Does the Media Influence Demand For Stocks?

Investors are paying 56% more for every dollar of real earnings in modern times than they used to. Prior to 1983, the average CAPE ratio was 14.7, and for the last 33 years it has risen to 23. There are plenty of reasons (stories?) for why multiples expanded in the bull market of the 80s and 90s, but one that I hadn’t considered was recently brought to my attention in Robert Shiller’s Irrational Exuberance (emphais mine)

The Financial News Network, founded in 1983, was later absorbed into CNBC. Then came CNNfn and Bloomberg Television. Together, these networks produced an uninterrupted stream of financial news, much of it devoted to the stock market….So many clients would call to ask about something they had just heard on the networks that brokers began to seem behind the curve.

According to a study by Richard Parker, a senior fellow at Harvard University’s Shorenstein Center, newspapers in the last two decades of the twentieth century gradually transformed their formerly staid business sections into enhance “Money” sections, which dispensed useful tips about personal investing. Articles about individual corporations that used to be written as if they would be of interest only to those involved in the industry or the corporations themselves were then written with a  slant toward profit opportunities for individual investors; these articles regularly included analyst’s opinions of the implications of news for investors.

According to a 2004 study by James Hamilton there had been a gradual decline over the preceding several decades in the “hard news” content of the U.S. television evening news in favor of news that is either of story quality or of immediate use to the viewer. Hamilton attributed this change to the increasing competitiveness of the news media business, and competitive advantage increasingly depends on maintaining marginal customers who are less interested in depth of understanding. News about investing tips naturally prospers in such an environment.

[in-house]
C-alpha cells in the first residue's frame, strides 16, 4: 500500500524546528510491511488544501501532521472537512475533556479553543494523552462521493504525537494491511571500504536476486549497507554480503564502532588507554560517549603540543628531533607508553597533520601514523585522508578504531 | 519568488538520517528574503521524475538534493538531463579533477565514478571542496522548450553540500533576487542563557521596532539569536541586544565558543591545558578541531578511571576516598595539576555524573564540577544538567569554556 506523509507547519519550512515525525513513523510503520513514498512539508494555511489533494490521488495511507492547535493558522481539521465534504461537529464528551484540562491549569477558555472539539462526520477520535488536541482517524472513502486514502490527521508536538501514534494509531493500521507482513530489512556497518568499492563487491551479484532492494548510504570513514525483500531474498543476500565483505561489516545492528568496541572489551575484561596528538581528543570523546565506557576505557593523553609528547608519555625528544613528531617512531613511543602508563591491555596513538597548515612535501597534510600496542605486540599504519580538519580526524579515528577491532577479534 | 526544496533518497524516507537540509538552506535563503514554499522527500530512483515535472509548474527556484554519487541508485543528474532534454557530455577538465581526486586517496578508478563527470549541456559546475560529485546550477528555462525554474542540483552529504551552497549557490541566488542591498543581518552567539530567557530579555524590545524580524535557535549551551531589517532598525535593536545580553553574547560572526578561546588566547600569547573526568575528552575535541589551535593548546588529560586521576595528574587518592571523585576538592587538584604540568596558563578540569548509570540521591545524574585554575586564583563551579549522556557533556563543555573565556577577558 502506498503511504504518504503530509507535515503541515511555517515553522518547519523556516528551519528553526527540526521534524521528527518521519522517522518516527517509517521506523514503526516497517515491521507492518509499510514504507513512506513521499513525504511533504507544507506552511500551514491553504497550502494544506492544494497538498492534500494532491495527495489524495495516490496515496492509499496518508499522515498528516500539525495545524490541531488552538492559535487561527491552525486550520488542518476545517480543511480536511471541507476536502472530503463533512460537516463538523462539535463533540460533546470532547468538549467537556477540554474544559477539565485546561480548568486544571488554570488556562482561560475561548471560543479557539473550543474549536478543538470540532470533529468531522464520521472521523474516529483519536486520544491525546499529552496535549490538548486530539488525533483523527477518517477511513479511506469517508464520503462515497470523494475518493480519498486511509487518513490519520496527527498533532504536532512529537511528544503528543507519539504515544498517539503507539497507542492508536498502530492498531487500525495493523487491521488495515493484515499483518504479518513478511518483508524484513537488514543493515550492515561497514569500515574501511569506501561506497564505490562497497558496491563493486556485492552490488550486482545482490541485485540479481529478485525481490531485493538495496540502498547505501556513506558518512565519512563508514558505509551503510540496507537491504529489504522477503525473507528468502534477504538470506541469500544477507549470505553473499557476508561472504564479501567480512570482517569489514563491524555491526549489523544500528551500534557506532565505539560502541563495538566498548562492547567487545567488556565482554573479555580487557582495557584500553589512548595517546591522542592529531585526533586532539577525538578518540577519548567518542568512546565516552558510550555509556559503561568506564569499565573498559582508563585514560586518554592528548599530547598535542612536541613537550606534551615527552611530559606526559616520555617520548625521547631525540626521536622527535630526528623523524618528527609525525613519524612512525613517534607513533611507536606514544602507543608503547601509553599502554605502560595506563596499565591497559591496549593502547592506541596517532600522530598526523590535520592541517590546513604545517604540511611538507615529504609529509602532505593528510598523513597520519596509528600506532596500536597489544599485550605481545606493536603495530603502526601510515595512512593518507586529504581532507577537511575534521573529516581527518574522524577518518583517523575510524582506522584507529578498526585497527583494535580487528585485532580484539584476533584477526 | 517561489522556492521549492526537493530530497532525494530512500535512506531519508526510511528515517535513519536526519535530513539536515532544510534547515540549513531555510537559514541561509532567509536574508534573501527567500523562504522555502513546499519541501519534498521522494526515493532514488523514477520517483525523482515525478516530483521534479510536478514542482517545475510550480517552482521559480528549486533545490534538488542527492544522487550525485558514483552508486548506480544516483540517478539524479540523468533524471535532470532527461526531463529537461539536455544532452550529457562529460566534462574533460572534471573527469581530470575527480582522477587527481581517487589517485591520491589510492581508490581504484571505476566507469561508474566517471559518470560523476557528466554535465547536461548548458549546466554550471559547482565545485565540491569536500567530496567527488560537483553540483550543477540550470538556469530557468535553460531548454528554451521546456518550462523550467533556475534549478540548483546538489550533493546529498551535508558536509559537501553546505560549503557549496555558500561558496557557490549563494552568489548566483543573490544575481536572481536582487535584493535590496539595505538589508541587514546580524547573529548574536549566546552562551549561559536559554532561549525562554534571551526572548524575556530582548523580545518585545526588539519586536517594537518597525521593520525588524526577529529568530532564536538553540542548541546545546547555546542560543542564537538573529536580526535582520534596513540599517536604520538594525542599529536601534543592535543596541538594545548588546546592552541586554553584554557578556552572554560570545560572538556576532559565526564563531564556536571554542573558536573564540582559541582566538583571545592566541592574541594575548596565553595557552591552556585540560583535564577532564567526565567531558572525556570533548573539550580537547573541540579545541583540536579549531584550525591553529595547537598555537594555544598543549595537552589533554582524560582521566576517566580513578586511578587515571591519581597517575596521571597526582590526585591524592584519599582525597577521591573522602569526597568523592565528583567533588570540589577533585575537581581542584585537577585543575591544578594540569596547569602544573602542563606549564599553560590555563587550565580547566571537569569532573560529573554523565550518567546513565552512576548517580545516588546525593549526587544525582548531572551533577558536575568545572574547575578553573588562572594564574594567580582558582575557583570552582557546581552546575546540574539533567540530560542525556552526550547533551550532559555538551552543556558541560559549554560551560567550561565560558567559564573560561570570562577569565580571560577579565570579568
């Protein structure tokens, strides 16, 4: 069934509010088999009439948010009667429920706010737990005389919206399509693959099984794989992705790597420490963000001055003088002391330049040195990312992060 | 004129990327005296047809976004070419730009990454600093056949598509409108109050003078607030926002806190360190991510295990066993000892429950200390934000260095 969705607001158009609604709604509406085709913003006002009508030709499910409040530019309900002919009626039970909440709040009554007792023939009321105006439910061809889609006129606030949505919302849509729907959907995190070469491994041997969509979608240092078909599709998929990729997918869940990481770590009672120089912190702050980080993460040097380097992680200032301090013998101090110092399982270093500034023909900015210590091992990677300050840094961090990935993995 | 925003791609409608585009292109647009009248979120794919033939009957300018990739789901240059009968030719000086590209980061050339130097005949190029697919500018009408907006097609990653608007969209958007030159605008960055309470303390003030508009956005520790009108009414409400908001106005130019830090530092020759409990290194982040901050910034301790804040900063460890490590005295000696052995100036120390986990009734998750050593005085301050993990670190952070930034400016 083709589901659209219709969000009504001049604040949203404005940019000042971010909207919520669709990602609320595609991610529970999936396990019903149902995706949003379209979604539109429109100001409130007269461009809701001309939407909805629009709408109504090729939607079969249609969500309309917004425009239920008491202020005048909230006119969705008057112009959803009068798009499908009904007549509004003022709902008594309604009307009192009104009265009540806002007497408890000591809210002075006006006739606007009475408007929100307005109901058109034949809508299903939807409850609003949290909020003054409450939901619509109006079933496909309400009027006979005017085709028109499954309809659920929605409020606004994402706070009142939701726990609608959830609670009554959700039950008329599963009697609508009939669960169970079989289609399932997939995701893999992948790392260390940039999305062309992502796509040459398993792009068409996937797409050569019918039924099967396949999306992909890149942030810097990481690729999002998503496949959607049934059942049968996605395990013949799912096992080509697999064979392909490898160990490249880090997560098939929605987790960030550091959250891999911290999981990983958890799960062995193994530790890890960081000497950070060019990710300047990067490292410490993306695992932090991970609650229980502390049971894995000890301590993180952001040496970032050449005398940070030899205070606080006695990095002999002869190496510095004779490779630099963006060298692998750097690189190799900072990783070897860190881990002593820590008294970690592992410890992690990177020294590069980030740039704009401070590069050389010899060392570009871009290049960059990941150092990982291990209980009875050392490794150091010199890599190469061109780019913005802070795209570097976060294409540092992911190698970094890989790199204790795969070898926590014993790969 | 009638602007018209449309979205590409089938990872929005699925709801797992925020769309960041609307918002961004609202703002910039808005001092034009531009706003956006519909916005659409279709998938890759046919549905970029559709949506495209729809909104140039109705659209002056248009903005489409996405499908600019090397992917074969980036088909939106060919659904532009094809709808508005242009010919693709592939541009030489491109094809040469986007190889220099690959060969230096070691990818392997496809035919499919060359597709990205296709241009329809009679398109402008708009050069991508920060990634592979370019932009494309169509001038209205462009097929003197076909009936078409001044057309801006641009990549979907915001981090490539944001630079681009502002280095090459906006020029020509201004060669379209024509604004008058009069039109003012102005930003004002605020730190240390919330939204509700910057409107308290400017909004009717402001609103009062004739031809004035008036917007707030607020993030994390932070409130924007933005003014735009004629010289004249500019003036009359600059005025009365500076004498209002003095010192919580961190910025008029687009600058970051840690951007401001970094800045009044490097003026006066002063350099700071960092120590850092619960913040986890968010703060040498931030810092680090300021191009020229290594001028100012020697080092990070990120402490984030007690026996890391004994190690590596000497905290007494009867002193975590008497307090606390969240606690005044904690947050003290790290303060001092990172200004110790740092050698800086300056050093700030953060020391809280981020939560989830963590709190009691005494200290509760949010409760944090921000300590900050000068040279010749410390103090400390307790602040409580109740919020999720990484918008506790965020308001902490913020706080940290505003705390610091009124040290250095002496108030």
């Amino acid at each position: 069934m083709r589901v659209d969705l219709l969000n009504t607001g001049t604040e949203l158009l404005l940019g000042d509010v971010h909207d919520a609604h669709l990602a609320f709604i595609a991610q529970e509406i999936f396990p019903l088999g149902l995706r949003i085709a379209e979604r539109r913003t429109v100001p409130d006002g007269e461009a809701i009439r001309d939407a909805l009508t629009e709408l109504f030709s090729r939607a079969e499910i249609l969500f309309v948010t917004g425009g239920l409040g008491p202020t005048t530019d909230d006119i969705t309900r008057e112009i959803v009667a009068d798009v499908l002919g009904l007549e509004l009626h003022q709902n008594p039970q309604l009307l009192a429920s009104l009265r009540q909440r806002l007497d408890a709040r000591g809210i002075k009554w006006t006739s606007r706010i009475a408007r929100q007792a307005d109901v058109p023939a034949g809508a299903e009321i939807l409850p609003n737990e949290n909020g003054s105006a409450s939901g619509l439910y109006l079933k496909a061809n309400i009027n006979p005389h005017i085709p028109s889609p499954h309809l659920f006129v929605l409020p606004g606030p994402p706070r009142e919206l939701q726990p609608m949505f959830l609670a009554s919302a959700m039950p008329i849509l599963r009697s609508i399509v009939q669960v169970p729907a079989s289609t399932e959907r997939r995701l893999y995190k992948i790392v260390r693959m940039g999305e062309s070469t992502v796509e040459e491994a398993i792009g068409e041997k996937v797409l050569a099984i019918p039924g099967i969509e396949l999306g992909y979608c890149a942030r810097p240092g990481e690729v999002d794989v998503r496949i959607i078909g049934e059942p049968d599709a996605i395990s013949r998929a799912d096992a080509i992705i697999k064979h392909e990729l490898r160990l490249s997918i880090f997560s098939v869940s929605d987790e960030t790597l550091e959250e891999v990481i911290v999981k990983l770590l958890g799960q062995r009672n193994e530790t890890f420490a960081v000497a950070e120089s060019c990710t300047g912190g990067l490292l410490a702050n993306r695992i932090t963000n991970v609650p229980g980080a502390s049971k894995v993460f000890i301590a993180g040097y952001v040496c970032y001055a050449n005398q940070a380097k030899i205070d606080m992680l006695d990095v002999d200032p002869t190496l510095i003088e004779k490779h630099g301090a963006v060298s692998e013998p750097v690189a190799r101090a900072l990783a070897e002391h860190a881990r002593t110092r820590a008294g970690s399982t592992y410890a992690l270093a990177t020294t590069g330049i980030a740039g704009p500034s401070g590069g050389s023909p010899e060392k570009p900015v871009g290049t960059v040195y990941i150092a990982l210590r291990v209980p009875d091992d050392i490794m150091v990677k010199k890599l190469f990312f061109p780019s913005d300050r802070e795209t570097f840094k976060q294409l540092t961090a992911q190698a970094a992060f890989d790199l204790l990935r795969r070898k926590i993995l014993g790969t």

Enhanced reporting of investing options led  to increased demand for stocks, just as advertisements for a consumer product make people more familiar with the product, remind them of the option to buy, and ultimately motivate them to buy. Most advertising is really not the presentation of important facts about a product but merely a reminder of the product and its image. Given the heightened media coverage of investments, as stocks market boom should come as no greater surprise than increased sales of the latest sports utility vehicle after a major ad campaign.

The financial media was definitely responsible for fanning the fire of public enthusiasm for stocks in the 80s and 90s. And while it’s impossible to know how much of the multiple expansion they’re responsible for, it’s an interesting angle that I never really thought about before.


Irrational Exuberance